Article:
Leiden, Delft and Erasmus strengthen ties
The Leiden-Delft-Erasmus strategic alliance (LDE) had reason to celebrate on 17 June, when the Executive Boards of Leiden University, TU Delft and Erasmus University Rotterdam signed the new LDE strategy. Leiden-Delft-Erasmus will continue to develop their collaboration in the areas of teaching, research and regional impact over the coming six years.
A key aspect of the new strategy is the joint contribution to solving the major issues facing today’s society. With their high level of academic expertise, wide range of mainly complementary portfolios and close physical proximity, the three universities are able to cooperate, in an interdisiplinary and multidisciplinary manner, on regional, national and global challenges. Their partnership is based on four themes: Sustainable Society, Inclusive Society, Healthy Society and Digital Society. These give direction to the current and future research and teaching within the LDE alliance. The collaboration within the scope of Medical Delta is also very important. Here the partners are working on technological solutions to health issues.
The collaboration is set to increase in a number of different ways. A research programme on Port City and Regions Futures and an LDE Centre on Governance of Migration and Diversity will both begin in 2019. The parties are also exploring opportunities for further collaboration in the areas of Space for Science and Society, and Safety and Security.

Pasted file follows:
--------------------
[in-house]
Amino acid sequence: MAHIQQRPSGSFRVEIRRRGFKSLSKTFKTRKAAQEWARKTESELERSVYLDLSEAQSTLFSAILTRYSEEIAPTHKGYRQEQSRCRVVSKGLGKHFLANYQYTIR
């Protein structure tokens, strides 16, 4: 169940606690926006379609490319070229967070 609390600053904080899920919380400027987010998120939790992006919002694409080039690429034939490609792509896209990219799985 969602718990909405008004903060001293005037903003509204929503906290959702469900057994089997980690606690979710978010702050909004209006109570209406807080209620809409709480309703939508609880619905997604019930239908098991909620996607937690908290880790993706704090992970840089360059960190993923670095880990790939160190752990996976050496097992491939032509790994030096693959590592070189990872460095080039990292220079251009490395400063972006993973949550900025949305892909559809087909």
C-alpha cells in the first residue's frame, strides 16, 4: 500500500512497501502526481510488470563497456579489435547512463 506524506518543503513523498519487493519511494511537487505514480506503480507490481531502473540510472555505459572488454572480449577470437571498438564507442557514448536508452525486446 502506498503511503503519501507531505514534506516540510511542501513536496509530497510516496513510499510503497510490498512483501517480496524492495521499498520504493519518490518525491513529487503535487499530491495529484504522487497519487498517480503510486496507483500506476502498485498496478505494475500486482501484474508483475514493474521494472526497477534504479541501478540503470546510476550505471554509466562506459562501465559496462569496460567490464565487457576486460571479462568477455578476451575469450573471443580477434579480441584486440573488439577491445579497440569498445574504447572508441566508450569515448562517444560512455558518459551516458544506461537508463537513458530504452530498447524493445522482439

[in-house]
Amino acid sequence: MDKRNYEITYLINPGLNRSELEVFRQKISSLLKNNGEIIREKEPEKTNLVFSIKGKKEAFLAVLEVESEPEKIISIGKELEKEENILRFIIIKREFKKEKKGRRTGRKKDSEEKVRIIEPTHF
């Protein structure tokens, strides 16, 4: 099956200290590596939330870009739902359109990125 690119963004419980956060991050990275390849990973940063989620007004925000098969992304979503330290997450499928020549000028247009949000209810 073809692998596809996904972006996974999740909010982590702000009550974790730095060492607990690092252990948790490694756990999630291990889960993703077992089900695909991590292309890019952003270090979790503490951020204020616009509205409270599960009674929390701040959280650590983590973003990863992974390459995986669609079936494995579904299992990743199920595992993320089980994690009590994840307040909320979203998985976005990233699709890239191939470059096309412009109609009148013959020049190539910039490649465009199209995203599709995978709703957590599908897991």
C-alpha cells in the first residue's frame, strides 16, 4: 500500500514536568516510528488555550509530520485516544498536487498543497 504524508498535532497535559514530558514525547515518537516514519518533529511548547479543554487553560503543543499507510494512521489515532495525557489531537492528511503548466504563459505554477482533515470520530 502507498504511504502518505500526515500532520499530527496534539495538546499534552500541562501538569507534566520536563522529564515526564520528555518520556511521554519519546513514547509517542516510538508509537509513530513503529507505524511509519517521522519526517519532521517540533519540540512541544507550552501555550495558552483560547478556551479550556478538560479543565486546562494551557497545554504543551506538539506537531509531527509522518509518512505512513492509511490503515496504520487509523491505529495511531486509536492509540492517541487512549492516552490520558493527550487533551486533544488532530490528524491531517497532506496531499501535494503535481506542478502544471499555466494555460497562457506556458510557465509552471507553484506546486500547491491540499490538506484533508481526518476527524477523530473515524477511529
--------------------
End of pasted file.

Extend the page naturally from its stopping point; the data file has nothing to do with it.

The LDE alliance is also working closely with partners in Zuid-Holland (such as municipalities and the Province) to contribute more effectively to the development of the region. In addition, the network should increase the international allure of the three universities. These three top 100 universities are within one single province, and they are always looking for the best researchers and lecturers. Collaboration helps here.
Students will also benefit from the intensified collaboration between the three universities. The programmes at the three universities were already accessible in part to students from all three of the universities, and the number of joint programmes and minors has increased. The offering will further increase with a new LDE minor on big data and cities, for instance. This is in addition to the joint programmes that the universities already offer.
In addition to collaboration in research and teaching, the universities also cooperate in other areas, such as through a joint traineeship for young professionals and a postdoc programme for international academic talent.
The three universities together with the Erasmus MC and the Leiden University Medical Centre were awarded a European Marie Curie COFUND grant of 6.3m euros for the LEaDing Fellows Postdoc Programme in 2016. This gives 90 researchers who have recently earned their PhD the opportunity to gain two years of work experience in a challenging and international working environment.
‘I am very pleased with this new strategy, which means that we will intensify our collaboration in both our education and strategically chosen research areas,’ said Rector Magnificus of Leiden University Carel Stolker. ‘This will strengthen our unique alliance in Zuid-Holland and will multiply knowledge. The LDE alliance is the combination of a young university, a technical university and a broad university, and it is this very combination that makes us so strong.’